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IP number for countries
APNIC souce, others needed

 2:43 am on Apr 29, 2003 (gmt 0)

I did find not long ago a source for listing IP numbers based upon the typical two letter designation for countries. This was found to be through APNIC where a person could specify AU or another APNIC member country and get a list of IP numbers for that desired country.


displays this data for a given ISO3166 country code.

The data available is only applicable to IP/ASNs from the APNIC ranges, ie, if the IP range was allocated pre-APNIC, it is not in that list at the present time.

This I had found to be very handy whereas I wanted to block a couple of countries for email and/or web, but I did not want to block others or the entire APNIC group.

Is anyone aware of any other registries, ARIN, RIPE, etc that may have similar functions available so that one could list by country code?

When looking up a particular IP such as it might show results of XYZNET-21 as -
that would show the range that the individual IP is within and the provider name. I learned you could then search for XYZNET without the addon, usually to find ALL IP's by that company. But sometimes the list is long, and may not be in a numerical order for IP numbers. Any way to specify to those registries to show the results with IP's in numerical order?

And last question. Can someone clarify to me the meaning of an IP group when it might be shown as 123.4/19 for the above, but this example may not be technically correct? It's the /number that puzzles me for the range that they mean.




 6:37 am on Apr 29, 2003 (gmt 0)


There is a perl module on CPAN called Geo::IP that comes with
a free database that maps IP address ranges to countries.

You can download the database (in DBM format I believe)
from the following URI:


[edited by: heini at 11:05 am (utc) on April 29, 2003]
[edit reason] delinked [/edit]


 10:42 am on Apr 29, 2003 (gmt 0)

sounds nice, but what do i have to do to use this mod under win32 apache?


 10:50 am on Apr 29, 2003 (gmt 0)

i was trying to find the ips of each international city.
is this possible to find?


 10:50 am on Apr 29, 2003 (gmt 0)

i was trying to find the ips of each international city.
is this possible to find?


 10:51 am on Apr 29, 2003 (gmt 0)

I use that geoip perl module (a godsend).

I found it to be a little quirky on *some* windows boxes. I didn't need to figure out why, so I don't have much detail.

I use a straight perl program to filter a tab delimited file and add the country column at the end.

It's pretty simple to use, so if you find you can't get your script working correctly, give it a quick try on another machine.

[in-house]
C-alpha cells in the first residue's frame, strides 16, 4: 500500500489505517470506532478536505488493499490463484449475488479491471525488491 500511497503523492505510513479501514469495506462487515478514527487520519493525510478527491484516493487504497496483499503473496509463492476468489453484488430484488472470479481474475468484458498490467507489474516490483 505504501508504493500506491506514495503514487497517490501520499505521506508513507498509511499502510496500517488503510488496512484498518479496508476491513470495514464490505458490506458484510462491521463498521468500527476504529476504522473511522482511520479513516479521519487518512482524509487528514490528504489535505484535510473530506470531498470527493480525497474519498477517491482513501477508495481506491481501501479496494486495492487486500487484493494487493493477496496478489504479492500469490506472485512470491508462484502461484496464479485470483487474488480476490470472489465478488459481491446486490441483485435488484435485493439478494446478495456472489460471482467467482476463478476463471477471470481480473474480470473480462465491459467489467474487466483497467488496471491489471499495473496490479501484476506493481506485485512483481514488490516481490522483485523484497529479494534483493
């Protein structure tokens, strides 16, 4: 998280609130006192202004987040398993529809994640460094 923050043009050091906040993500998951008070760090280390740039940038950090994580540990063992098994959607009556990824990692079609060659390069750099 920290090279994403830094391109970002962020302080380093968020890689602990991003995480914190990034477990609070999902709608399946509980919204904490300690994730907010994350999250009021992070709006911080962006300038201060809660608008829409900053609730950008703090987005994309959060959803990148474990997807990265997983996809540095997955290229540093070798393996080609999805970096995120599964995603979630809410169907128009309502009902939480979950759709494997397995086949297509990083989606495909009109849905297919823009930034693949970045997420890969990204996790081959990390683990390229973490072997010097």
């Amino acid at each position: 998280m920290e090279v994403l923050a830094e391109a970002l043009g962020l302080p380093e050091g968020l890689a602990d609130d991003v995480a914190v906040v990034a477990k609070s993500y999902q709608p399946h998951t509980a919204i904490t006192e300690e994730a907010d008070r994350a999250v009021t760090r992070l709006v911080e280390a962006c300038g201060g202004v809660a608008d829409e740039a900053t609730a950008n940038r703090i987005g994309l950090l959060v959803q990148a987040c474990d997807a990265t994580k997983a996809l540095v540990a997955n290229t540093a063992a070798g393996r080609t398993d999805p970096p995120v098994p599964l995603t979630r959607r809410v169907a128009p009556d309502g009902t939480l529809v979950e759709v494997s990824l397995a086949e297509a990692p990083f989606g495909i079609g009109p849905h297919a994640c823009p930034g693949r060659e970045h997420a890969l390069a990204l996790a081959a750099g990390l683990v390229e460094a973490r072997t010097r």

10:55 am on Apr 29, 2003 (gmt 0)

You won't be able to find IP-addresses for cities in any reliable way. The closest you can get is countries, but even there you can not always be certain.

This as ISPs are allocated IP address ranges which they then allocate to customers. Most ISPs are operating within a country or a region.


 10:56 am on Apr 29, 2003 (gmt 0)

maxmind does have a geoip for cities.
300$ though.not free


 11:05 am on Apr 29, 2003 (gmt 0)

I didn't have to pay for the module. Search around for geoip.

A fresh database might cost money though. I don't know if the author keeps up with it (or if there's even much to keep up with.)


 11:06 am on Apr 29, 2003 (gmt 0)

Are you looking for a list of addresses/masks for a city or are you looking to determine which city a given IP-address is located within? The latter is what I guess maxmind is providing. (Having had a 30 sec look at their page.)

The informasjon provided by GeoIP and maxmind provide is based on informasjon from the whois databases of the regional internet registries like RIPE NCC (www.ripe.net). The informasjon in their whois databases is input by the various ISPs and the quality of that information varies quite a lot.

[edited by: Gorilla at 11:07 am (utc) on April 29, 2003]


 11:06 am on Apr 29, 2003 (gmt 0)

There are other commercial offers to do this.
The basic GEO::IP mod from maxmind is free. I'm not so sure on reliability though.


 3:00 pm on Apr 29, 2003 (gmt 0)

Thanks dkubb

for the info about geoip. I will have to get it and check it out by uploading it to my server/host where perl is available to me, don't have perl or equiv on this win98se machine.

The link that I did find at APNIC has proven handy for the APNIC group. Using its capabillity by country I was able to print a list of IP's for AU, NZ, and other countries that I wanted to allow. Then within the appropriate groups I included just about everything else except those that I wanted. Used this list written in regex for blocking of spam from many APNIC countries. And I haven't decided whether to use this same list or similar for blocking of site visitors for a personal site, and three business sites that I manage.